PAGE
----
Thursday, February 11, 2010
Agamben: Self-Expropriation (or, Dear Mrs. Arendt...)
Something like Arendt's reflexive fear of "meaninglessness" exists in Agamben’s work, drawn in part from his sustained engagement with Arendt and in part from the long-standing philosophical view of auto-affection—-the supposed condition of the living being—-as shameful self-victimization (the connection between auto-affection and masturbation, for example, appears in Rousseau literature). From Stanzas down to What Is an Apparatus?, we have in Agamben a theory of subjectivation based on consent to expropriation which is an interpretation of sacrificial and especially of Christian thinking. In Stanzas Agamben writes that "shame is the index of the shuddering proximity of man to himself" (Stanzas: Word and Phantasm in Western Culture , translated by Ronald L. Martinez [Minneapolis: U of Minnesota P, 2002], 84). In a somewhat over-debated passage of Remnants of Auschwitz-—which I nonetheless have to go through to get to something else—he adduces Robert Antelme’s story of a camp inmate who blushes when he realizes that he has been selected to die in order to argue that it’s as though people feel “ashamed for having to die” (my italics): “man, dying, cannot find any other sense in his death than this flush, this shame” (Remnants of Auschwitz: The Witness and the Archive , trans. Daniel Heller-Roazen [New York: Zone Books, 1999], 104). Here, absence of “sense” is presumed to be so unbearable that self-laceration comes as a relief. (And as others have noted, absence of sense also seems to displace absence of justice.) Reading Levinas’s Evasion, Agamben remarks (in free indirect discourse) that “just as we experience our revolting and yet unsuppressible presence to ourselves in bodily need and nausea . . . in shame we are consigned to something from which we cannot in any way distance ourselves” (Remnants 105). This “something” is “what is most intimate in us (for example, our own physiological life)” (105). The “order to be present at its own defacement” plunges the self into the “desubjectification” in which, according to Agamben (and a good deal of philosophy before him), subjectivation consists (105-106). The casual inclusions of Agamben’s first person plural paraphrase—-“we experience our revolting . . . presence to ourselves,” etc.—-smoothe over the immobility of self-presence in this passage and the impossibility of a different attitude, here called “distance” (but any attitude different from shame seems to be equally excluded: do "we" necessarily feel this way about our bodies?). As Adorno writes of existentialism, insistence on something discovered to be a core reality pushes away “the question as to the right of this something” that can still be asked even if it is a core reality (The Jargon of Authencity , trans. New York: Routledge, 2003, 32).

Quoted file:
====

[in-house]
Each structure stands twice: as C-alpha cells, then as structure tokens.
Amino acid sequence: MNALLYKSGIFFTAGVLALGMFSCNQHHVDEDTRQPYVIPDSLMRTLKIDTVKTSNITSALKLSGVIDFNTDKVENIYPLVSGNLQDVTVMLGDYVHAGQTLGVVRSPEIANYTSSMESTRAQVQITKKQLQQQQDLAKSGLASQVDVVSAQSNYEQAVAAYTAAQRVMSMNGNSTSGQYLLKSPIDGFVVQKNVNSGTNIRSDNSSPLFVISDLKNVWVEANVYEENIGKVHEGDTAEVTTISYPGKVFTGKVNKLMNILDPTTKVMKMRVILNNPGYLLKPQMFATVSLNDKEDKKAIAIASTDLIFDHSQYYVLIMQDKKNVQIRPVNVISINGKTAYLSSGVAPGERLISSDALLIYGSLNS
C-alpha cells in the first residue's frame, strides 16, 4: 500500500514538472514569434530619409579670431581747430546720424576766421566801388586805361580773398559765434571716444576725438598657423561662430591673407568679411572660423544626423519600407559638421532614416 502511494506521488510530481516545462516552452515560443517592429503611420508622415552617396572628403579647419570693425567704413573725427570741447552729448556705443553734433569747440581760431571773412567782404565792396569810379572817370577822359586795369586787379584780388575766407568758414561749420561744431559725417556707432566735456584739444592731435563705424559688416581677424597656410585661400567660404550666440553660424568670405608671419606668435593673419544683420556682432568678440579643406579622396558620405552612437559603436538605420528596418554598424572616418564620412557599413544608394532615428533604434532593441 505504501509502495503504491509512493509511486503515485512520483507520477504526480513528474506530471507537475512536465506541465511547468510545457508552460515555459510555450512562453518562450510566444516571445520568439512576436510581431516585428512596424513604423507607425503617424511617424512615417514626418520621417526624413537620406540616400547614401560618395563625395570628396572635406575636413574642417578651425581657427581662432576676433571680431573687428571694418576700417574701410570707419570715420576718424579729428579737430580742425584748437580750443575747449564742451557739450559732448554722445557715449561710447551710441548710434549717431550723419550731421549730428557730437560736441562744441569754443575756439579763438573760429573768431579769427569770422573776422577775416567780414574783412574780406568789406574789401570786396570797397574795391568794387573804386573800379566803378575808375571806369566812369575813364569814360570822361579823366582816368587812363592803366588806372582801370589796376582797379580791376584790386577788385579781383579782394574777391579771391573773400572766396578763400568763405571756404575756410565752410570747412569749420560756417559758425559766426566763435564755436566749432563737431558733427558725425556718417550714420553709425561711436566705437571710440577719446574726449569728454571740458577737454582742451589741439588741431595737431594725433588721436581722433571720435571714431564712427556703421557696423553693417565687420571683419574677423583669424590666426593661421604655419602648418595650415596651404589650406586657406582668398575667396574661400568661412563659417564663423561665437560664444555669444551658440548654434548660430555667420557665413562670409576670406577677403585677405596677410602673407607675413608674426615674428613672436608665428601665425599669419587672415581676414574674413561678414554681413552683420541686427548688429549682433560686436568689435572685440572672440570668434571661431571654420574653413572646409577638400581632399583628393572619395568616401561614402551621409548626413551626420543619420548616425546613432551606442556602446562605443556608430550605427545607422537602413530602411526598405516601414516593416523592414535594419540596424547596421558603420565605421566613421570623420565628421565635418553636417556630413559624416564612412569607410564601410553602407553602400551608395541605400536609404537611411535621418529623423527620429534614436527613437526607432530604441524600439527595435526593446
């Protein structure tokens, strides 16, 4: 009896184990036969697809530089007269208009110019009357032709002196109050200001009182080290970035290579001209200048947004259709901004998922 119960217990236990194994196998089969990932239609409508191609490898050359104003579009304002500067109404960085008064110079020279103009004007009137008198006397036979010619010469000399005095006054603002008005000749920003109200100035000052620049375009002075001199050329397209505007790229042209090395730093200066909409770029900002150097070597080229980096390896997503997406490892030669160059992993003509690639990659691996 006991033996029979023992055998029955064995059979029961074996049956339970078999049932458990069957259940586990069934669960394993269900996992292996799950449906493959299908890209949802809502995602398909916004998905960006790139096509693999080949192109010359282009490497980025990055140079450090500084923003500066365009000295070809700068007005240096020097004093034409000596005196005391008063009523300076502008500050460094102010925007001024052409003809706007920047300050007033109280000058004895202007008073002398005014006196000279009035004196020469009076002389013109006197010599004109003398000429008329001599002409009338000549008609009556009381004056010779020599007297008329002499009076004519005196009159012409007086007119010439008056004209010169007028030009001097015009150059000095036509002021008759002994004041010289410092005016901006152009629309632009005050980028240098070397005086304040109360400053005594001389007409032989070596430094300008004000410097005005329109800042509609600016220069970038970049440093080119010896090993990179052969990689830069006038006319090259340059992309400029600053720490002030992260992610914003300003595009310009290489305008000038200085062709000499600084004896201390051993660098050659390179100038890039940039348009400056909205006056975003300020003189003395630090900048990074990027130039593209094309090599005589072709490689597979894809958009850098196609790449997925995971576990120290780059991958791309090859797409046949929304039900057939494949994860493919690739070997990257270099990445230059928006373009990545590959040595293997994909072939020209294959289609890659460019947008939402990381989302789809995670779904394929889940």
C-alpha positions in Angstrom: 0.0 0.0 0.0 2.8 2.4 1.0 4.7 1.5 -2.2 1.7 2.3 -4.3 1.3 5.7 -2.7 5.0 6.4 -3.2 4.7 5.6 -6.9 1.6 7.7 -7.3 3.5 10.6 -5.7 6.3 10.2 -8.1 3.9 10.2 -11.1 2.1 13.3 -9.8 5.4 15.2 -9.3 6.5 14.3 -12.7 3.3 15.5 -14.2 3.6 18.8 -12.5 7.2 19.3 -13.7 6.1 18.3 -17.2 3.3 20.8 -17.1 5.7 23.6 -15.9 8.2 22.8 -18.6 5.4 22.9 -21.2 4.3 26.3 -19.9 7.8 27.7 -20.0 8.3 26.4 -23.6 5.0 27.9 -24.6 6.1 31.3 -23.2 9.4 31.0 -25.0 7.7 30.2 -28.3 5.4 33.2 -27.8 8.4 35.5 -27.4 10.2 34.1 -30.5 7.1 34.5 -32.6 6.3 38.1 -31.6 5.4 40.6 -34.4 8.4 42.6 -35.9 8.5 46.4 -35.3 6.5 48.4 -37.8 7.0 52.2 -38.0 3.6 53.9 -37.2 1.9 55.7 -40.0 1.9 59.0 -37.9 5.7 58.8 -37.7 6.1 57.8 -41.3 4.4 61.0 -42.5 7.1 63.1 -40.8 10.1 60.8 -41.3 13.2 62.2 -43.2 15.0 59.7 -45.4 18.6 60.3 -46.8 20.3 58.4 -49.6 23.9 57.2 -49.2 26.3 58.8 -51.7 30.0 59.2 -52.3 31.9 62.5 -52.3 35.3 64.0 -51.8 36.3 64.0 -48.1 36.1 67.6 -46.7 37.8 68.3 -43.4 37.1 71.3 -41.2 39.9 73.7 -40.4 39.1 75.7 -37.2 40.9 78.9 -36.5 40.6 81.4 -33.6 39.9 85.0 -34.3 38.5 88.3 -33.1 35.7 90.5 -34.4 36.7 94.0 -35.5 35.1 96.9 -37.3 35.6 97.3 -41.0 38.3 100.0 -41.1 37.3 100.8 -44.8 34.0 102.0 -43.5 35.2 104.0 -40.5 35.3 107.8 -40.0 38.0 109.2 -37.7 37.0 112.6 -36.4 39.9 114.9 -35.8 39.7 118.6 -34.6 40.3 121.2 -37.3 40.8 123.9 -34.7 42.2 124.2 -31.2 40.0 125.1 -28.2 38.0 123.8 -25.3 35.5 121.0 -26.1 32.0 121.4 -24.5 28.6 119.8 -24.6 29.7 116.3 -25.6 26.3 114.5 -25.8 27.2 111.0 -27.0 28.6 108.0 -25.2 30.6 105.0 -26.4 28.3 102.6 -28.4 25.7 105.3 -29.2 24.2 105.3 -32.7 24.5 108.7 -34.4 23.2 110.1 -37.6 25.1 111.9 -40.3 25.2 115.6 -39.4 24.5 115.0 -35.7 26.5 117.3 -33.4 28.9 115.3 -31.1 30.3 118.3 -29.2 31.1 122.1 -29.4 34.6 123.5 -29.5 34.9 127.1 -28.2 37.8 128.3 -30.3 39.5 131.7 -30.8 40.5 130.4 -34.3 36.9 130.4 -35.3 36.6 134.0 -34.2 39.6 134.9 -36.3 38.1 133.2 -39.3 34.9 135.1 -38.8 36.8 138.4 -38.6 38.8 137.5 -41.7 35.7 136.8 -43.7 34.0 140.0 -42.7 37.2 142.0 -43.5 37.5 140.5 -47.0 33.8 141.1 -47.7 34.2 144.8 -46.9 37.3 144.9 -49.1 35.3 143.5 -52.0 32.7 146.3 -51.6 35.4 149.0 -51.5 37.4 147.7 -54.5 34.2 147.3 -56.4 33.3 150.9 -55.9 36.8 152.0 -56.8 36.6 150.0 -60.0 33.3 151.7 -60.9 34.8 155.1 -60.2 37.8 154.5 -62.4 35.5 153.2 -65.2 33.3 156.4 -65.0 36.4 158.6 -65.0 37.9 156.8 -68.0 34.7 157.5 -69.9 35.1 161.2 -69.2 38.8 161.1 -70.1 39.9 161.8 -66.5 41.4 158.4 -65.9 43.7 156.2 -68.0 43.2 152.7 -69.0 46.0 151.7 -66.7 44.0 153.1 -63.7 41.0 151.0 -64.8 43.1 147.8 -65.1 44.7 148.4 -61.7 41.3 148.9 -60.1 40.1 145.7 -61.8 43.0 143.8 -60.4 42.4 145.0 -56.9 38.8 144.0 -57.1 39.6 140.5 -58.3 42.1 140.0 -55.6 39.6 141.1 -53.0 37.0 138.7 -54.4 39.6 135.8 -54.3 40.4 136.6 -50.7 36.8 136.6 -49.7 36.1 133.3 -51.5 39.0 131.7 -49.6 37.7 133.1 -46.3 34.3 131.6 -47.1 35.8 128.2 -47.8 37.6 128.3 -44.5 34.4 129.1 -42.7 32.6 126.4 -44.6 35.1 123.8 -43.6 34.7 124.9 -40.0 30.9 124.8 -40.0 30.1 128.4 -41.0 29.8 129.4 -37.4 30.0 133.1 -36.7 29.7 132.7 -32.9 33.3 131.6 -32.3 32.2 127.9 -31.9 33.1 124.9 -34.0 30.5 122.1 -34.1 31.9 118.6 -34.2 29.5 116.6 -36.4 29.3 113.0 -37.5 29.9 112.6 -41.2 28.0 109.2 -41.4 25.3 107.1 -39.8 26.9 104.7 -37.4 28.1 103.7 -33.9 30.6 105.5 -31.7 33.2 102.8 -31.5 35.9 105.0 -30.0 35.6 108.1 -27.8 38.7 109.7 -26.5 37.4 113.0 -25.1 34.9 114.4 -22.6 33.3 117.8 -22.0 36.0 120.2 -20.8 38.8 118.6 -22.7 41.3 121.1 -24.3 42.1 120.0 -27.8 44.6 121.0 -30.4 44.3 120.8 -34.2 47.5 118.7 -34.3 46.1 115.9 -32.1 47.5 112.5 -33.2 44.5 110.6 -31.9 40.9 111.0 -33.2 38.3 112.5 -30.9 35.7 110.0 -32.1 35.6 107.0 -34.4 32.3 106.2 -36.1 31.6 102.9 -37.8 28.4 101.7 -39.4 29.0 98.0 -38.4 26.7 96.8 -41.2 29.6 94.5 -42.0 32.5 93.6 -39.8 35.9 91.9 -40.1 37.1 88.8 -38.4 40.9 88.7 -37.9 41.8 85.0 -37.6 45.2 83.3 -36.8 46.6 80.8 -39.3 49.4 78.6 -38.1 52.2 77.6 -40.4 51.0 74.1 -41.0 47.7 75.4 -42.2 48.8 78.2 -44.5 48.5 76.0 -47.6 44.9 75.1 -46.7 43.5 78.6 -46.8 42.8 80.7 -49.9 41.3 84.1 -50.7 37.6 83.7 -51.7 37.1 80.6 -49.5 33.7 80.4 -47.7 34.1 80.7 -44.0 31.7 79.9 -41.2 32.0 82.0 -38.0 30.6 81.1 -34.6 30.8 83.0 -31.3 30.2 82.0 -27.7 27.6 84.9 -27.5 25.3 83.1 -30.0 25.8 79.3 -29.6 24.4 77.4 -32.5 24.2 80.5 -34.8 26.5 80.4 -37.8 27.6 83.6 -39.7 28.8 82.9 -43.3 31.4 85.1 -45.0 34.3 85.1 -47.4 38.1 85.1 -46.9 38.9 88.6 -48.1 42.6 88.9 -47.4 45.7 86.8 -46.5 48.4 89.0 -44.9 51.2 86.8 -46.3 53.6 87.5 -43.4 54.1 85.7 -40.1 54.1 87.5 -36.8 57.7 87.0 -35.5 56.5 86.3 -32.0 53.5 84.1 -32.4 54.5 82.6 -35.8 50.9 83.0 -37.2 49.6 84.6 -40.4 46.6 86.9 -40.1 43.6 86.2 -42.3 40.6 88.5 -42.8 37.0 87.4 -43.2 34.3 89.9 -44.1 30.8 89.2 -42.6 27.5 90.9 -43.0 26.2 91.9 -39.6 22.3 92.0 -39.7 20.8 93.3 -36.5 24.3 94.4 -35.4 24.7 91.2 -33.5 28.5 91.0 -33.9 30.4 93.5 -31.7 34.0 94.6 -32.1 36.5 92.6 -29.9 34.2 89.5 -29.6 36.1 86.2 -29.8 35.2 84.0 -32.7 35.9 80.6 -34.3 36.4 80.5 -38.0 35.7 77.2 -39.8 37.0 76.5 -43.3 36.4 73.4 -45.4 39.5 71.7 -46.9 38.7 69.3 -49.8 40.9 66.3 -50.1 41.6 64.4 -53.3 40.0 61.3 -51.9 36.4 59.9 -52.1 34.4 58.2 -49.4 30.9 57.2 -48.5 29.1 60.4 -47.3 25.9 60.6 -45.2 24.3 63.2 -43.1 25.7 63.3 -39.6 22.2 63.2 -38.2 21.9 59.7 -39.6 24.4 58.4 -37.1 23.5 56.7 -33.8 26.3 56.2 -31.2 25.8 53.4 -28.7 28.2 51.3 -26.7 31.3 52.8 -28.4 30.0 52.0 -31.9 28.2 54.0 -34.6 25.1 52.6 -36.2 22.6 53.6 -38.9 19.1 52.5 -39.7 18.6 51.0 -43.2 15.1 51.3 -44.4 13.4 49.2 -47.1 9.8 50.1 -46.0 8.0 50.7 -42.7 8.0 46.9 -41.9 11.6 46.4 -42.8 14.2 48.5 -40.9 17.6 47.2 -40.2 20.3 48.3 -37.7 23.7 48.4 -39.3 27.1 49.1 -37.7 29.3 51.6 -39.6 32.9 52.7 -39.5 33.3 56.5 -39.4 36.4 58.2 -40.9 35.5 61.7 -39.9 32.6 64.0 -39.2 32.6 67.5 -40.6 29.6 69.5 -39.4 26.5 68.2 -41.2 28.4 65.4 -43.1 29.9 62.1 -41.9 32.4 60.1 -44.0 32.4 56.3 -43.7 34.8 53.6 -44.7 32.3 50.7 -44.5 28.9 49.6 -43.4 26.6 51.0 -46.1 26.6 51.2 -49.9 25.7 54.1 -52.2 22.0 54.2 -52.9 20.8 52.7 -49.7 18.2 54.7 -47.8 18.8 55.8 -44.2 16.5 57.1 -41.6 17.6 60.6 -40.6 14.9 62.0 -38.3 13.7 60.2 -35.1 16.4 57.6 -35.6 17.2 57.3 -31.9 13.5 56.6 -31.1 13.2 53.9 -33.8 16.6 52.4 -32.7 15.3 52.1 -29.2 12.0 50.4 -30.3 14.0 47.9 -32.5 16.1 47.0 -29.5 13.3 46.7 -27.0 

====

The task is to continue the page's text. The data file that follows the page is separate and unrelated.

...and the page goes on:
Agamben now turns to “expropriation” (espropriazione)—one of his favorite terms, usually used metaphorically. He continues Arendt’s thought that relation to one’s “own physiological life” involves capitulation to the life process. Agamben passes the idea of life as expropriation through auto-affection, the turning around on oneself by which, in the classical philosophical tradition, subjectivation is often said to occur. He finds a “genuine ‘paradox’ . . . in the fact that we ‘must behave toward ourselves as passive’” (Remnants 109) and yet “actively [feel] . . . being passive” (110). The fact that we may experience involuntary states as activity matters to Agamben because he assumes that experiencing something as one’s own action constitutes an endorsement of it, or feels as though it did, hence opening the possibility of feeling shame about it. Such an occurrence parallels the speculative, prehistoric moment of consent in Arendt, when individuals cede their rights to the household out of interest in their “own survival.”